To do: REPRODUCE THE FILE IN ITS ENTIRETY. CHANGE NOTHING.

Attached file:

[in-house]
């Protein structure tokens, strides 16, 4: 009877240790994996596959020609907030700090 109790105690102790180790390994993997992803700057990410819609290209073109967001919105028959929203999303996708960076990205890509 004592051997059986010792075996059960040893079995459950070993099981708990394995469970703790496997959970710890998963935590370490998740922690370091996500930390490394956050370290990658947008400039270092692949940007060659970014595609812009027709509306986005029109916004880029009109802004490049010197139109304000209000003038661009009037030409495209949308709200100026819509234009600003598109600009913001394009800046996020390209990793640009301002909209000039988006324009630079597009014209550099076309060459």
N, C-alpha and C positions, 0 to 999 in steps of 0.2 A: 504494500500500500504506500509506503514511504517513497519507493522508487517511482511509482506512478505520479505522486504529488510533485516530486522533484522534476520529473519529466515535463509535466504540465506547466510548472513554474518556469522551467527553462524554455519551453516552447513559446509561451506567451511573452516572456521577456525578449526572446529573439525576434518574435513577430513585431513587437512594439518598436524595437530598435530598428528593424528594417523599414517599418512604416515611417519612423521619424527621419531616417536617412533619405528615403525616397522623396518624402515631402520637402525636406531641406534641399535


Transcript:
[in-house]
């Protein structure tokens, strides 16, 4: 009877240790994996596959020609907030700090 109790105690102790180790390994993997992803700057990410819609290209073109967001919105028959929203999303996708960076990205890509 004592051997059986010792075996059960040893079995459950070993099981708990394995469970703790496997959970710890998963935590370490998740922690370091996500930390490394956050370290990658947008400039270092692949940007060659970014595609812009027709509306986005029109916004880029009109802004490049010197139109304000209000003038661009009037030409495209949308709200100026819509234009600003598109600009913001394009800046996020390209990793640009301002909209000039988006324009630079597009014209550099076309060459």
N, C-alpha and C positions, 0 to 999 in steps of 0.2 A: 504494500500500500504506500509506503514511504517513497519507493522508487517511482511509482506512478505520479505522486504529488510533485516530486522533484522534476520529473519529466515535463509535466504540465506547466510548472513554474518556469522551467527553462524554455519551453516552447513559446509561451506567451511573452516572456521577456525578449526572446529573439525576434518574435513577430513585431513587437512594439518598436524595437530598435530598428528593424528594417523599414517599418512604416515611417519612423521619424527621419531616417536617412533619405528615403525616397522623396518624402515631402520637402525636406531641406534641399535